With youth, we can work to prevent a worsening condition, from how and where they sit during activities to awareness of habituated standing and breathing patterns (these can also be helpful for musicians, vocalists, dancers or taking part in sports.)
In older clients:
We generally can not do much for the curve that’s been created over time. But, we can work on creating strength and lengthening other muscle groups to alleviate the back, hip, and leg pain. Again, we are looking to ease stiffness and pain and increase function in specific areas.
The majority of cases of adult scoliosis does not need surgery. You can manage through regular observation by a doctor and core-strengthening exercises to strengthen your abdomen and back and improve flexibility.
However, the main concern in adults is typically in the lumbar or lower spine. This is because this portion of the spine is most susceptible to the changes seen with ageing or degeneration.
Besides, lifestyle habits, standing, sitting, work desk arrangements, sports, and child care – all of these develop habituated patterns that may worsen the condition.
I remember my grandmother keeping a nest of pillows in the corner of the sofa so she could accommodate her higher hip while she sat and read.
So, in adults, we look at various factors such as age, lifestyle habits, pain, etc. and devise treatment plans.
Along with core-strengthening exercises, there are other neutral yoga poses for back release and relaxation that may release pain in the hips, the lower back, and the thoracic spine as needed by the scoliosis patient.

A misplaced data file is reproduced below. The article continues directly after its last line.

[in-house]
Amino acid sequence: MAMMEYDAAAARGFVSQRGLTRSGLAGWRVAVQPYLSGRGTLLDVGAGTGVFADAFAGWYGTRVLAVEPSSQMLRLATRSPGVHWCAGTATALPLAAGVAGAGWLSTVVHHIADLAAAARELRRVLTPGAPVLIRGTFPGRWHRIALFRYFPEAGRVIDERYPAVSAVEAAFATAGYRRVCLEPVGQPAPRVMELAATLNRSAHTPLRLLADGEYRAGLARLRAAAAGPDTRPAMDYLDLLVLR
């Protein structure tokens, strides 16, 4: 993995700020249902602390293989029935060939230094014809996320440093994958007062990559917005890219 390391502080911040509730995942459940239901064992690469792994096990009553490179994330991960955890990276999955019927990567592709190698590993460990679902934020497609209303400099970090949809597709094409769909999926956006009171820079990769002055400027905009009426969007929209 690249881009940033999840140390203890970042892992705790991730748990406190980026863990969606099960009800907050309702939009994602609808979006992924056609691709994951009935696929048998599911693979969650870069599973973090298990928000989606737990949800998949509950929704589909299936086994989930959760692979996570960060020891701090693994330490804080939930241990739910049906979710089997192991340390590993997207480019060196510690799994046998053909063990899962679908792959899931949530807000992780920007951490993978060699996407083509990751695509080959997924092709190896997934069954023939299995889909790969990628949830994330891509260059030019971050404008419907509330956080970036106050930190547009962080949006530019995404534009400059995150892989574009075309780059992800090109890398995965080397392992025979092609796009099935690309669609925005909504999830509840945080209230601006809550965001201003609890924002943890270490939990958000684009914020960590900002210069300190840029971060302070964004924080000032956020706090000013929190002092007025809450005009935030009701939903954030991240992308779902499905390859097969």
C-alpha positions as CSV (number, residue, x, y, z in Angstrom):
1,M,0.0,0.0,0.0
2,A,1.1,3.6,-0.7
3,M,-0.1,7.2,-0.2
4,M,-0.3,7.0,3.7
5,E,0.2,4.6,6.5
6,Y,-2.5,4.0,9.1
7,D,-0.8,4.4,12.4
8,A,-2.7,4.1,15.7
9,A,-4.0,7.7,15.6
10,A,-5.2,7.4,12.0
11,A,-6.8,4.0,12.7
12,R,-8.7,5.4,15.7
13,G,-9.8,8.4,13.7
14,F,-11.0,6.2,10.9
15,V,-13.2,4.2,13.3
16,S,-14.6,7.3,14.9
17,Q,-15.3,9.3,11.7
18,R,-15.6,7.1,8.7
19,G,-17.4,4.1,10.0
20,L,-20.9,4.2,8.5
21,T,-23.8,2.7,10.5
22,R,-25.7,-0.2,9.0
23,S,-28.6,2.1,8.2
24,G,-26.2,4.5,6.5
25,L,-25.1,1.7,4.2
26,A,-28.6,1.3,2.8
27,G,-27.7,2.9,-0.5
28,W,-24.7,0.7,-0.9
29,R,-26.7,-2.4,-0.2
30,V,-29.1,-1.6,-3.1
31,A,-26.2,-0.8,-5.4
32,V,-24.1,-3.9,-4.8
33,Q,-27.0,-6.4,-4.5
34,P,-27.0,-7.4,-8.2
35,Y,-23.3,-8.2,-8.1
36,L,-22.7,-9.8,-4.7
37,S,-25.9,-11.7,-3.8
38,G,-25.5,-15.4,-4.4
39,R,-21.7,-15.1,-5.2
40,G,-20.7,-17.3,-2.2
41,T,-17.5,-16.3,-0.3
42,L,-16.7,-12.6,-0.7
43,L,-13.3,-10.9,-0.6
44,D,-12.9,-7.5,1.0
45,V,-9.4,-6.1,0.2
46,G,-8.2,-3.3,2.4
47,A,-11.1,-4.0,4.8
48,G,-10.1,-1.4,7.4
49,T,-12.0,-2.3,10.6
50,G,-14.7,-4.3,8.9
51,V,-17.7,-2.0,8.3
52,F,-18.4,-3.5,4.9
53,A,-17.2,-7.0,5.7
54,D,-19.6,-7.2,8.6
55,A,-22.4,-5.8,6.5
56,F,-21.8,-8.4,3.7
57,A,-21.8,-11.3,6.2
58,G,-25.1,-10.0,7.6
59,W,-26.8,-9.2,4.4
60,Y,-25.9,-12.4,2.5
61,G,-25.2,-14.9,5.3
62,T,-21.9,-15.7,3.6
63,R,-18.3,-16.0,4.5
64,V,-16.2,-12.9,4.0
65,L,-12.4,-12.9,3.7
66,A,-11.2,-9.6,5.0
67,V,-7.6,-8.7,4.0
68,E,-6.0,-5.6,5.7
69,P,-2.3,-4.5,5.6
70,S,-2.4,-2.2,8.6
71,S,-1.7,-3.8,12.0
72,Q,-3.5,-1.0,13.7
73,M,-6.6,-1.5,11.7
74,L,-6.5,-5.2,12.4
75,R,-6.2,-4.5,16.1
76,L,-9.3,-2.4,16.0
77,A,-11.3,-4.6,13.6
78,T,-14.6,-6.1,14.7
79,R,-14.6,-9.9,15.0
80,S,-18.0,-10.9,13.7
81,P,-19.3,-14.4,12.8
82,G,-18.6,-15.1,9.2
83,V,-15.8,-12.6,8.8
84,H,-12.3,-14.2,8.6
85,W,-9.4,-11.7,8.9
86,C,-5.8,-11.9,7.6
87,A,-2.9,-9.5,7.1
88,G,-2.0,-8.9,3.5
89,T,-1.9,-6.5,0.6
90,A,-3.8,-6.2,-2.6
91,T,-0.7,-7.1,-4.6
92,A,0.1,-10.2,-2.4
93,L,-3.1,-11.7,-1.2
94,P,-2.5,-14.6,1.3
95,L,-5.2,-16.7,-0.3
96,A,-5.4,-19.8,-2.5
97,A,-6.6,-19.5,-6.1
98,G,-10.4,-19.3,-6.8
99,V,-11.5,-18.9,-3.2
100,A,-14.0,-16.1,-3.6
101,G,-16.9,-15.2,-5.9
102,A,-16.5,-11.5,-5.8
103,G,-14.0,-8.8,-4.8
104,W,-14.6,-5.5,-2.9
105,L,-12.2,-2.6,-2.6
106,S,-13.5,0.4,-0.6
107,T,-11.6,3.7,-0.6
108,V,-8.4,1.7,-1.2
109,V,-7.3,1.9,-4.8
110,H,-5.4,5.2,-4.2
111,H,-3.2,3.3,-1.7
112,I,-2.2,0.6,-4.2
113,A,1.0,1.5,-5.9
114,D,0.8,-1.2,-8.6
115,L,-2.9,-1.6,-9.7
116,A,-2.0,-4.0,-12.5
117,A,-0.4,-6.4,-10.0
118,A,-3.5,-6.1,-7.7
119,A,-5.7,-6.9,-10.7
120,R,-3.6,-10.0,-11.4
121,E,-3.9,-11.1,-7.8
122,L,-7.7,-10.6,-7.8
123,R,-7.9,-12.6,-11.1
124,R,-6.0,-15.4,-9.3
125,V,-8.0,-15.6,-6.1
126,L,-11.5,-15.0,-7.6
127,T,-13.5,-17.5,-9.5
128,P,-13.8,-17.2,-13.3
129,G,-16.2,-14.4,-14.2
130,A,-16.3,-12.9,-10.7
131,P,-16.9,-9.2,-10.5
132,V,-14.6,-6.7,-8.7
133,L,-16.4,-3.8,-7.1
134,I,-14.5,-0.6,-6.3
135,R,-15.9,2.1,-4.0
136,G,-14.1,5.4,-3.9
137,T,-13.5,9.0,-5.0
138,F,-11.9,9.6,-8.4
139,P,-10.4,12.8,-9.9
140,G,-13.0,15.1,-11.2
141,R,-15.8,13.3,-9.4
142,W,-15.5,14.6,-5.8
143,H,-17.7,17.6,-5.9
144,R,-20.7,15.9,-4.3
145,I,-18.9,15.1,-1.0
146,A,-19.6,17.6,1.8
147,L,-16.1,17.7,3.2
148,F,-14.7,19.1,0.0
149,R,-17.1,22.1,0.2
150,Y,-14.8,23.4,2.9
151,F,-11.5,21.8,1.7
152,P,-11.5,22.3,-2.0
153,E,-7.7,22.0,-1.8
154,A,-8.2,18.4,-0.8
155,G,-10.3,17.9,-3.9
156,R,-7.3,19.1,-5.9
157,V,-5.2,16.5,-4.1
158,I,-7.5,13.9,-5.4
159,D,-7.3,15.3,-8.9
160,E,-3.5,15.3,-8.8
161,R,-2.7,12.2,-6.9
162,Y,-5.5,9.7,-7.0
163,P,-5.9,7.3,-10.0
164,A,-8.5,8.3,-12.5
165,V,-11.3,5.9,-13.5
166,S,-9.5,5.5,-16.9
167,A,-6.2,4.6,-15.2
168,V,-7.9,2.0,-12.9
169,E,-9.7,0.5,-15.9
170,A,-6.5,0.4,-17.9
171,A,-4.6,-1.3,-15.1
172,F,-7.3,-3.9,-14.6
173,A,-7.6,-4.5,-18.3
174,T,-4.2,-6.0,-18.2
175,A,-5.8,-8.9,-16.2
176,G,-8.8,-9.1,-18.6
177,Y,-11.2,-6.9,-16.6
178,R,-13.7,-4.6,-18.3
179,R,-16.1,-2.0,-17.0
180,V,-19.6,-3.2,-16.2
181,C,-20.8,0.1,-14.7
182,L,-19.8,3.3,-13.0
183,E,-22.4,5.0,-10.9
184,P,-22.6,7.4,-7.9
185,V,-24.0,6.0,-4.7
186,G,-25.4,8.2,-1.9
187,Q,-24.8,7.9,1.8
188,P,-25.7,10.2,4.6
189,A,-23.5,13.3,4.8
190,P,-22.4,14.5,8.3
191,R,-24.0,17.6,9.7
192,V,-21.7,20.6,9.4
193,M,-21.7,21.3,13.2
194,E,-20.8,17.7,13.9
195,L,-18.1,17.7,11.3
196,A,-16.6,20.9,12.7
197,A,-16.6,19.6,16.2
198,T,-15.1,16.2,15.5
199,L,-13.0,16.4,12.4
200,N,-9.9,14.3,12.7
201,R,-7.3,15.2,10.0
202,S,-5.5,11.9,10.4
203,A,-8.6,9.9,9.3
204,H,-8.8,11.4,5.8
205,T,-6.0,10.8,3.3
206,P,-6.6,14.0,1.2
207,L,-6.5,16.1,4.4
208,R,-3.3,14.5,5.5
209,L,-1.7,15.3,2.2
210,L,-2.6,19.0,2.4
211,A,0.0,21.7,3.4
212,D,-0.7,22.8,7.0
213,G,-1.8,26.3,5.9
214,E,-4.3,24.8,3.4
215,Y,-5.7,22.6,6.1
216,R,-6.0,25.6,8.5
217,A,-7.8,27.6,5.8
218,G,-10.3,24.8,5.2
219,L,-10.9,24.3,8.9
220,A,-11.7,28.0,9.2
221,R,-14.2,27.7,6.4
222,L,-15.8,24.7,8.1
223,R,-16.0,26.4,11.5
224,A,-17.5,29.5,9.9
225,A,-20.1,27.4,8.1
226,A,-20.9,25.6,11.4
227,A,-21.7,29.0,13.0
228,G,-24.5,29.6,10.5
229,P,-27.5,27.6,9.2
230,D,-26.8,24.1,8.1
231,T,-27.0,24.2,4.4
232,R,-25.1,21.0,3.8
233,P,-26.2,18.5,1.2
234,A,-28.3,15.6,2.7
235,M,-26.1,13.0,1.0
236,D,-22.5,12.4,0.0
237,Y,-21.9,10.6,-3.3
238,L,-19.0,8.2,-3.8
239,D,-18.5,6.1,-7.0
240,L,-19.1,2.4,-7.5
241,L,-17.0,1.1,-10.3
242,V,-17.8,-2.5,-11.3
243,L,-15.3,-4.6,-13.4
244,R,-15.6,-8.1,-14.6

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The following are for adolescents and youth.
After understanding the concave and convex curves, we practice 3 asanas daily, building strength over time.
The yoga poses help to strengthen the supporting muscles. In youth with scoliosis, the exercises can possibly correct or keep curves from worsening when used daily for a sustained period of time.
It would be best to practice daily, increasing your time in each pose for up to 2 minutes for 3 – 22 months.
- Asymmetrically strengthening the convex side of the primary curve; with daily practice of the Side Plank – Vasisthasana, done with the convex side down
- Flying Side Plank – Vasisthasana version feet raised onto a chair, done on the concave side
- Half Moon Pose – Ardha Chandrasana – done on the concave side
Remember to finish Resting Pose in Savasana – to relax and breathe and let the body return to its normal state.
The following are for the older clients. If you can get on the floor, I suggest,
- Wind relieving pose – Apanasana
- Happy Baby – Ananda Balasana
If not, try these poses against a wall,
- Halfway Downward Dog – Ardho Mukha Svanasana against the wall or the back of a chair.
- Legs up the wall – Urdhva Pradrita Padasana with support under the buttock, buttock and legs touching the wall as straight as possible, Feet flexed to engage leg muscles
- Wall plank – Vasisthasana – angled leaning version. One hand on the wall, feet away from the wall
There is little possibility of reversing scoliosis. However, you can certainly train your muscles for strength and flexibility with yoga. Further, you can prevent the progression of the curve. Without exercise training, your condition might progress and may lead to various severe health risks.
This article lets you know the benefits of yoga therapy in managing scoliosis. Please visit a yoga expert who can provide suitable guidance. Also, please remember to see a qualified practitioner, a certified Yoga Therapist, Physical Therapist or Doctor if you have pain or a current injury, degenerative or herniated disks.
Edited by love4wellness | Images: canva.com
- Dr Loren Fishman M.D. & Yoga Therapist, Manhattan Physical Medicine & Rehabilitation, who has spent 25 years in yoga therapy research.